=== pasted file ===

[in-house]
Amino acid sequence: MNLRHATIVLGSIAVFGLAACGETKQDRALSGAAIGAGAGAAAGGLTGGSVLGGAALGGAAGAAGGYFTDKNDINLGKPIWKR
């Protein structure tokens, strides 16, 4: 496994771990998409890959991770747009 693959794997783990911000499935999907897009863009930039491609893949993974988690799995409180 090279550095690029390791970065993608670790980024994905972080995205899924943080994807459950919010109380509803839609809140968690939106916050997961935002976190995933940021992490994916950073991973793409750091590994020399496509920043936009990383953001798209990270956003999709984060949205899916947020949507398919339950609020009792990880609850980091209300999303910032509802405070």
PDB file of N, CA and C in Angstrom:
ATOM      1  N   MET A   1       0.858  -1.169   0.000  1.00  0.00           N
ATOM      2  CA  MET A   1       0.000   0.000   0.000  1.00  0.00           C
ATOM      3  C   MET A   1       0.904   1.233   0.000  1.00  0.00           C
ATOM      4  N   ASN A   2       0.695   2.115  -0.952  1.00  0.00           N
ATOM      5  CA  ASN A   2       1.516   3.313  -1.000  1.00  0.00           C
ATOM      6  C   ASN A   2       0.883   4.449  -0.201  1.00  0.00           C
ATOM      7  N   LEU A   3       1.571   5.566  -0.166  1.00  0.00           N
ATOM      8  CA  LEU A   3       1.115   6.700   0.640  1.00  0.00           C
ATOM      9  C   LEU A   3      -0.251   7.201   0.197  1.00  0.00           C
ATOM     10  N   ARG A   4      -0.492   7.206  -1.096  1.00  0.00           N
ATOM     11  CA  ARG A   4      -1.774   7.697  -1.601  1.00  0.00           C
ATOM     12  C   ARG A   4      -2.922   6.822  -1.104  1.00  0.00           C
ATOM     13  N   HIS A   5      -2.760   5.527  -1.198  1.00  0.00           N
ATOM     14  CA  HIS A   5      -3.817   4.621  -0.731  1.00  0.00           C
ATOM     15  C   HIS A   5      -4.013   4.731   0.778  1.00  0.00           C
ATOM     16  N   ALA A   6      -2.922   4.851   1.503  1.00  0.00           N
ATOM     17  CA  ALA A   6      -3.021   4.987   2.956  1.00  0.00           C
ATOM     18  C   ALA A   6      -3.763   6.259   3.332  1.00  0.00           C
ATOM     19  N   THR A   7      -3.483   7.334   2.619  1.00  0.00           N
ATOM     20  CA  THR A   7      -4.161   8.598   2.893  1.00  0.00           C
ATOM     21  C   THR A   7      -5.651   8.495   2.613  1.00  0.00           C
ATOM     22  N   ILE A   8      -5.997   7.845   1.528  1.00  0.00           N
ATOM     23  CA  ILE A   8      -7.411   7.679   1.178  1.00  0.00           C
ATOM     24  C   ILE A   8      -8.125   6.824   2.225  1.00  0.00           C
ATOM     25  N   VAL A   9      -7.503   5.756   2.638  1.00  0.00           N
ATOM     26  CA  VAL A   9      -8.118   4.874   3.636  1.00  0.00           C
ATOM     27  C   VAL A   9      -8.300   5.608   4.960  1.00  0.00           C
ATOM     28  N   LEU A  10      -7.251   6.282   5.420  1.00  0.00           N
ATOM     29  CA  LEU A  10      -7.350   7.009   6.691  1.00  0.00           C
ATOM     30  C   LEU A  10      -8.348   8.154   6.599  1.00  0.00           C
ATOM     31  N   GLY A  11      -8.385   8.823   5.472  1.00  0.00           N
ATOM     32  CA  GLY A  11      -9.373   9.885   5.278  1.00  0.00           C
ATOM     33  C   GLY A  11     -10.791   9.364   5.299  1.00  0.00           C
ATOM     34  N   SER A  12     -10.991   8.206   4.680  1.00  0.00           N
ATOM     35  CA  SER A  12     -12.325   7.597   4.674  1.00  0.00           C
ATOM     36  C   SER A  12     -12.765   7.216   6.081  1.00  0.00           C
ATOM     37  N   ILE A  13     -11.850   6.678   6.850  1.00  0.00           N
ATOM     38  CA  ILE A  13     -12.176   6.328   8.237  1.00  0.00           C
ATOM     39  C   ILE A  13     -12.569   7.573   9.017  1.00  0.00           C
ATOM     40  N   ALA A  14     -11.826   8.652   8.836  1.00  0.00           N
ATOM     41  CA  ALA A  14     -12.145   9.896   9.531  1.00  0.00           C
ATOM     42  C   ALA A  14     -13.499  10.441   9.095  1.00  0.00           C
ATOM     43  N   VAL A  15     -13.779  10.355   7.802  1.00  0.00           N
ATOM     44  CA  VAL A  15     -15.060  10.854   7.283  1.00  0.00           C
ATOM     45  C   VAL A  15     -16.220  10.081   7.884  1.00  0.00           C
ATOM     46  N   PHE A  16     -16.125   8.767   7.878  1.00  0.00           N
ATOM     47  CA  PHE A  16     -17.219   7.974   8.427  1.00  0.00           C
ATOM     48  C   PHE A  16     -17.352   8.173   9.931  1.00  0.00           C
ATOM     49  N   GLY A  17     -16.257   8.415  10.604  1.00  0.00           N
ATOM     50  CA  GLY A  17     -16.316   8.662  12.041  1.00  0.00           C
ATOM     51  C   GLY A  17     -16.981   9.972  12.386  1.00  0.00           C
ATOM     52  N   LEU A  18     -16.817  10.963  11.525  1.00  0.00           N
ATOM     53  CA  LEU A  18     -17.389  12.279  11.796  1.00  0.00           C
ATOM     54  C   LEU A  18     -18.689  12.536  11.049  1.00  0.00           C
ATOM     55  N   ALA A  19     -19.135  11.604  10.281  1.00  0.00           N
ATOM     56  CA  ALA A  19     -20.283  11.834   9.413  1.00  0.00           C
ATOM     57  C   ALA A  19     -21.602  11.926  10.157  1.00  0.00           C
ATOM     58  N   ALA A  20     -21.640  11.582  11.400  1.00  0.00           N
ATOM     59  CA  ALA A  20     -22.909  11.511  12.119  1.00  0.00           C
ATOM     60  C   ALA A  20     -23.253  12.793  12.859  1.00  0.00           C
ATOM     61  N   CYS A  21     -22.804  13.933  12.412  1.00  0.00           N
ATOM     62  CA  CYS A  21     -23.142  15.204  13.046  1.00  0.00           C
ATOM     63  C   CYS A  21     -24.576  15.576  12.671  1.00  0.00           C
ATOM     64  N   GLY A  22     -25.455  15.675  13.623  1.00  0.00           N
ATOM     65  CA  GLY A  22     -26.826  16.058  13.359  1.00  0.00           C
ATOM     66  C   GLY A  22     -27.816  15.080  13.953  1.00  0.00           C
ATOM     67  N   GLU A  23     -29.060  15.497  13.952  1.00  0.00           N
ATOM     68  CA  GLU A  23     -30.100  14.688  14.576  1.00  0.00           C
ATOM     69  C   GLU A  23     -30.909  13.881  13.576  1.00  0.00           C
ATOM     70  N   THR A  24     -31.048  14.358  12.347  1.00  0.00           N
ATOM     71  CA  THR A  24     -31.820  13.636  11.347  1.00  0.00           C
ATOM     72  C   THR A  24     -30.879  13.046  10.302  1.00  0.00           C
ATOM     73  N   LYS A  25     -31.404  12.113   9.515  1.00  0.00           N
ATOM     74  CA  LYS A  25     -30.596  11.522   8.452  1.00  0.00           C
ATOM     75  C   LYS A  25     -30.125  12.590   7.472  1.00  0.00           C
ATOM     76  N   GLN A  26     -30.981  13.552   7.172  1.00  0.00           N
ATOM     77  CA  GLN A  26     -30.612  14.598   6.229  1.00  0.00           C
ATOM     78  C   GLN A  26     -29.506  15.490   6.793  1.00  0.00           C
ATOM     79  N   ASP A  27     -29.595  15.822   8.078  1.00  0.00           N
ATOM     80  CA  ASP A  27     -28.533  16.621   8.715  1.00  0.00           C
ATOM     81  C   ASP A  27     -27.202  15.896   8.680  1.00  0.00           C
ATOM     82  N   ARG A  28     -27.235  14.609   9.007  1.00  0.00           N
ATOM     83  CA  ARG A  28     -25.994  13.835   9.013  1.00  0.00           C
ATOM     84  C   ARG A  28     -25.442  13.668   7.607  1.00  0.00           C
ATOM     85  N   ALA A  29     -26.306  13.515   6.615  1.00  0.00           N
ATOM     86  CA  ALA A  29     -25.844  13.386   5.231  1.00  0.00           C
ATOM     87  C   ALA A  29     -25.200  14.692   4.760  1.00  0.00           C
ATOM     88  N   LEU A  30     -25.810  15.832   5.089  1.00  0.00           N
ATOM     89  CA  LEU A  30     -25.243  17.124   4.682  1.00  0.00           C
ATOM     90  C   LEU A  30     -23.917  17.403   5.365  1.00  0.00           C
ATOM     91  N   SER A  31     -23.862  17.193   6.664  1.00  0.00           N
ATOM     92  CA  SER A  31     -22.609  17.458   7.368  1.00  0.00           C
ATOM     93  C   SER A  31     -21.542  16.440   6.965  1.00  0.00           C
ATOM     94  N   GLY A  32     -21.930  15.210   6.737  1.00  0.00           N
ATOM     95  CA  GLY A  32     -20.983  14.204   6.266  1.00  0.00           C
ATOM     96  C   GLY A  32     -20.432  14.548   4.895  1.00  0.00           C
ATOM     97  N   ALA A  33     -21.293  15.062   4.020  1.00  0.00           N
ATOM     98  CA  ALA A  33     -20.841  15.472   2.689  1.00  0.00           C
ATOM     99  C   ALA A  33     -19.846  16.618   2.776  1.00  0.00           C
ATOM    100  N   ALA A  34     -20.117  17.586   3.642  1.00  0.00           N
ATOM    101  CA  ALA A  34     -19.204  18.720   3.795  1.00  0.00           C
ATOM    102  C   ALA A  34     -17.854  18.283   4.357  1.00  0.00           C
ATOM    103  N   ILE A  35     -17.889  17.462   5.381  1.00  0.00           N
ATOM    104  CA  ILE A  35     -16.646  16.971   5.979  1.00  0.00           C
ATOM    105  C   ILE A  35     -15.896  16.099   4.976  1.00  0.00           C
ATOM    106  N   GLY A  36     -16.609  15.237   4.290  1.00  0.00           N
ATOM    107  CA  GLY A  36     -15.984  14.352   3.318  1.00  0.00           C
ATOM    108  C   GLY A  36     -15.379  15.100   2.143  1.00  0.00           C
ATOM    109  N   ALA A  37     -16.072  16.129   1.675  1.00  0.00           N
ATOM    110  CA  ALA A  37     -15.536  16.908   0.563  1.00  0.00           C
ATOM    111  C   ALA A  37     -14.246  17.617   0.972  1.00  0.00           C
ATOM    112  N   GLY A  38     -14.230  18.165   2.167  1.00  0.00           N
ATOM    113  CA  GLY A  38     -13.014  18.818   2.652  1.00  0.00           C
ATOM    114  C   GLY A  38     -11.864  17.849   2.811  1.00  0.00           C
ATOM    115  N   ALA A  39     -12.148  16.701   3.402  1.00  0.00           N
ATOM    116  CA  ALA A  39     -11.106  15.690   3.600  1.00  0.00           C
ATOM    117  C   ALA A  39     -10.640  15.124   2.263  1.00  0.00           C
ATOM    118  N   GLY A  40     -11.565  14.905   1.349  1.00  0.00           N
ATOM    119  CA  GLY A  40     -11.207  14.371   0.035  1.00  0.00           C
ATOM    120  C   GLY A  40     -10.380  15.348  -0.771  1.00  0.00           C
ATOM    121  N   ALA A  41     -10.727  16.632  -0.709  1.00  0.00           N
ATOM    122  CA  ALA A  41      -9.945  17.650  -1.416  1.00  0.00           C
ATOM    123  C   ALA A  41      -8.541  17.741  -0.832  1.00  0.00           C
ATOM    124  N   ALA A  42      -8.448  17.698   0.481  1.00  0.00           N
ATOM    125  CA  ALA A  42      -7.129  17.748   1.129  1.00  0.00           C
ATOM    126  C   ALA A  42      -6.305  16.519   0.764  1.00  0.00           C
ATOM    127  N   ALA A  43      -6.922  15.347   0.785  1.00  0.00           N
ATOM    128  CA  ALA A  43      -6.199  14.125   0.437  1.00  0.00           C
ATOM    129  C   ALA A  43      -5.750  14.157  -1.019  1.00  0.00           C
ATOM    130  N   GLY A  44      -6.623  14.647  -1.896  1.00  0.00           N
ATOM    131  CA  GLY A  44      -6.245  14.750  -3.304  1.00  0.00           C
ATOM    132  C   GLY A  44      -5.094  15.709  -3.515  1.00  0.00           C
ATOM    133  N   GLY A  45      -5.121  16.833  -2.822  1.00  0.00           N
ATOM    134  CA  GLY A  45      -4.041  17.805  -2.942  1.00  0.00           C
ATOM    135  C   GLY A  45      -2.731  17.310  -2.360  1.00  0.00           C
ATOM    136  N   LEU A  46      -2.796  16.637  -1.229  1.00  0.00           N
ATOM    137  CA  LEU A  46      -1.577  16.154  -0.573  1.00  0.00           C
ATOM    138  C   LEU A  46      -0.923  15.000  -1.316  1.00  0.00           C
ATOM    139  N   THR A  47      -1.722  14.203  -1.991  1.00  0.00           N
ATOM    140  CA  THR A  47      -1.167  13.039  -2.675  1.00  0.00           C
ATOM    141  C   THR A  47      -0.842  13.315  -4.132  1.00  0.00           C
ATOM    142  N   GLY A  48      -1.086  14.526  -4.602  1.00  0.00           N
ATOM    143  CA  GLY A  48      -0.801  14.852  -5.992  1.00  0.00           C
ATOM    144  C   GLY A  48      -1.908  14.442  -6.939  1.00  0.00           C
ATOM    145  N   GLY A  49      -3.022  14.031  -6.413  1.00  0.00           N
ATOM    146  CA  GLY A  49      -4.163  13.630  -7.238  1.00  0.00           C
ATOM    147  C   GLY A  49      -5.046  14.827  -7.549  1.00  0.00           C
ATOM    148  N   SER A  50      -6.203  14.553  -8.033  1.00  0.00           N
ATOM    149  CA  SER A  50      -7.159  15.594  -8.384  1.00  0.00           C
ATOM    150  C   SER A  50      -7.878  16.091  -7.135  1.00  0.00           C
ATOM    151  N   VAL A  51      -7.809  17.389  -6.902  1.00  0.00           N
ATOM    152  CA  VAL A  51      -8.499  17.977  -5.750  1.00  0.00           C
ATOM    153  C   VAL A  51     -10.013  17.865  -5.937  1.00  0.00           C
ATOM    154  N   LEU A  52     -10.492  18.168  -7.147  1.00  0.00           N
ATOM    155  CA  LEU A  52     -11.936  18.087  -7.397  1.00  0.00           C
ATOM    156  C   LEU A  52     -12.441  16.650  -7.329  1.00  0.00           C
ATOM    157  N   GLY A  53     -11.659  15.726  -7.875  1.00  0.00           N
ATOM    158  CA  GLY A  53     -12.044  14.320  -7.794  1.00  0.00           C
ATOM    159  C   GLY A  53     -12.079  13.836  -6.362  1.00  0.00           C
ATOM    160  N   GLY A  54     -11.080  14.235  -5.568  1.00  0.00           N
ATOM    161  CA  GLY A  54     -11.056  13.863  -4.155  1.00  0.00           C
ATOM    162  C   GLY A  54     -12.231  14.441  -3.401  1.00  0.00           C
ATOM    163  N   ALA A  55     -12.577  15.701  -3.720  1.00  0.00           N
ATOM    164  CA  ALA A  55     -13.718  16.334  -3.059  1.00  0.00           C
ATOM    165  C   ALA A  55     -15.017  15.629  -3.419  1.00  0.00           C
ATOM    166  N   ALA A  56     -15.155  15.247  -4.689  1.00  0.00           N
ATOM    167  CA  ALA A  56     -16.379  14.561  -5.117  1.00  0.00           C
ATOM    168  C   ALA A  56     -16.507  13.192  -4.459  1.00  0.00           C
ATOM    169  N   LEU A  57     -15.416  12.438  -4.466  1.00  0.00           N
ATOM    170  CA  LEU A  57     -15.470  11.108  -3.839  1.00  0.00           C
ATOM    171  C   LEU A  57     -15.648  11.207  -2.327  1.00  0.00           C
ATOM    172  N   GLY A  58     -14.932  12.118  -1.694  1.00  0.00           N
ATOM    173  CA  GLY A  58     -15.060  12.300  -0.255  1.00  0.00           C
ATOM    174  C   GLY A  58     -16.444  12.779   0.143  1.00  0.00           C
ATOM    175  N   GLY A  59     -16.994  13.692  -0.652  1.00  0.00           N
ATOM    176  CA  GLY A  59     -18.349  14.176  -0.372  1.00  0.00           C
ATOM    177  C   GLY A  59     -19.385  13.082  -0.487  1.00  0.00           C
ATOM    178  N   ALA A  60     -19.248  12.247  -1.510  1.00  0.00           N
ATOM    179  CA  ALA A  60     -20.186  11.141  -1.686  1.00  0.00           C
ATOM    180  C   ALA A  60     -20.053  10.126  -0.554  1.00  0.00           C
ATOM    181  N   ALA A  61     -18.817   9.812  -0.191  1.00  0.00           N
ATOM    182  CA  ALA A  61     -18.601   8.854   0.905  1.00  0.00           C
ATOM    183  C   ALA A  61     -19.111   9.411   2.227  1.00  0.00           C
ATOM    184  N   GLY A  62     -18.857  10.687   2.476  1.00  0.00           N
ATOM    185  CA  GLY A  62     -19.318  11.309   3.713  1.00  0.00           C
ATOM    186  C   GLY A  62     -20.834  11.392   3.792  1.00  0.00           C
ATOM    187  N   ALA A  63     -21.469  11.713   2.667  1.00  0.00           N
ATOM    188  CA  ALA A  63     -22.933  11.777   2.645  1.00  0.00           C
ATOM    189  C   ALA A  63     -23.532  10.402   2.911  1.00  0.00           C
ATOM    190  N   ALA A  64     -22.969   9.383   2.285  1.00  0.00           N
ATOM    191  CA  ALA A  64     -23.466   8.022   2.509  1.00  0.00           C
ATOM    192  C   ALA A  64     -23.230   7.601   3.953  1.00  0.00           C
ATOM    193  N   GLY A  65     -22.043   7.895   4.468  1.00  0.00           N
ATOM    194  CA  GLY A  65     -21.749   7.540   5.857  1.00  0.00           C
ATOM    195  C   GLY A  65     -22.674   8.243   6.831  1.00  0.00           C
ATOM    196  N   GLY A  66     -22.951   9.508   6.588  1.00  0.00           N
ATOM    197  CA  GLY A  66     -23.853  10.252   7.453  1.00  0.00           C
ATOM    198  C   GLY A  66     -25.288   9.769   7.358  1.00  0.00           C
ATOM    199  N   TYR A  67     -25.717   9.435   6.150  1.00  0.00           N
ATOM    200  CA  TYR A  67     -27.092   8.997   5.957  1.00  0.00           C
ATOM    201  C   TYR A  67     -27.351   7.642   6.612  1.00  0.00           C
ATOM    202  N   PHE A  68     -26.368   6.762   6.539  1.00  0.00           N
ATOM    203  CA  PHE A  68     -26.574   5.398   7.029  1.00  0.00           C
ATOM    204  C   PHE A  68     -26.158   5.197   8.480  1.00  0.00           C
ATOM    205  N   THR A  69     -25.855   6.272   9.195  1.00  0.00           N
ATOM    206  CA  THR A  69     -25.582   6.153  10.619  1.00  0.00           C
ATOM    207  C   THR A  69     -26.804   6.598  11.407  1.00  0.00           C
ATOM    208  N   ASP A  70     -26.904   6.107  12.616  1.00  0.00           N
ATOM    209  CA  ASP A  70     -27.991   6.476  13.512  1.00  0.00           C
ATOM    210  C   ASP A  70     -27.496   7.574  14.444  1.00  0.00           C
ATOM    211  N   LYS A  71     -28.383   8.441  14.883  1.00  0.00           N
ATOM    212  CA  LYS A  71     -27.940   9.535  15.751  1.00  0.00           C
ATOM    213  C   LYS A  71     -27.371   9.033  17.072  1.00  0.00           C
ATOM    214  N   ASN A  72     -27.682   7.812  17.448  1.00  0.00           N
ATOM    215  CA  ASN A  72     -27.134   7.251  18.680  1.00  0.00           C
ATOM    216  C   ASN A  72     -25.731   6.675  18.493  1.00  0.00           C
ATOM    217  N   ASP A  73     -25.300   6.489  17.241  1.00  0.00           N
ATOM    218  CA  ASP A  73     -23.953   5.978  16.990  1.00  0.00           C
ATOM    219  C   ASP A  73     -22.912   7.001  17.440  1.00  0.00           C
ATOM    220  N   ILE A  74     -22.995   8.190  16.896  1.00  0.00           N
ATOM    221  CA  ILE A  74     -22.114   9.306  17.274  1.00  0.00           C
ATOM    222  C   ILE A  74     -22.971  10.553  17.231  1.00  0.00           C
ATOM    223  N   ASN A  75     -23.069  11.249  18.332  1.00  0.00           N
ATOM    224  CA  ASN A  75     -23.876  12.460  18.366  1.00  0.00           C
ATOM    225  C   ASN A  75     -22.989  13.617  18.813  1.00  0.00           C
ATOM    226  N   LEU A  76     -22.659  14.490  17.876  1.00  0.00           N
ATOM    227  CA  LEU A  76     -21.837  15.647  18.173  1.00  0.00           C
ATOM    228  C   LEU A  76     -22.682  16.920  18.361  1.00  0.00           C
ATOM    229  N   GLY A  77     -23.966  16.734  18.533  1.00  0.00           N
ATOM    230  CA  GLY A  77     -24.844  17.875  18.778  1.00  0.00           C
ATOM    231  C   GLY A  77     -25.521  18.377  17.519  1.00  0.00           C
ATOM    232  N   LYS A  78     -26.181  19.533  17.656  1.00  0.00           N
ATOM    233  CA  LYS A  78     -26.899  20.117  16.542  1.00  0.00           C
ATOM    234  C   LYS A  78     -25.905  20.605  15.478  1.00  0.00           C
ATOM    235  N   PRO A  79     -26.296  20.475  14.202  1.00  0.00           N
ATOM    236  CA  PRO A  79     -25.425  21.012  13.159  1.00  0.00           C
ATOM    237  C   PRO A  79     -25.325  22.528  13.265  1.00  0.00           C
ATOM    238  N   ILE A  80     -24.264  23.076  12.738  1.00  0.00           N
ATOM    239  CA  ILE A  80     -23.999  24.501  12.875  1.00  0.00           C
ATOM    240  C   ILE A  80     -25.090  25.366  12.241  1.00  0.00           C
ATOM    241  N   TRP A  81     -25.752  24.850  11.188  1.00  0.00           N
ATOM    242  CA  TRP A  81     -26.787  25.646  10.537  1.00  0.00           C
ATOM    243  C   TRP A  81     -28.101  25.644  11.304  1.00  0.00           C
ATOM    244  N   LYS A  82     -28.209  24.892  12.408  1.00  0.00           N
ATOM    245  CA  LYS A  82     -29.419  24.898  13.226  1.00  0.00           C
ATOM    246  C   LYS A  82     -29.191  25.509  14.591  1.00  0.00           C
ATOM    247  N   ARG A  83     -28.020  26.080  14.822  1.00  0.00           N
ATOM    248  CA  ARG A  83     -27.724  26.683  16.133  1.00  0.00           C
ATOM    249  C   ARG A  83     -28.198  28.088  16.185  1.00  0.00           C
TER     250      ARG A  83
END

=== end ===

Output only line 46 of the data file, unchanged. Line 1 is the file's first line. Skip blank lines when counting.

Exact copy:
ATOM     42  C   ALA A  14     -13.499  10.441   9.095  1.00  0.00           C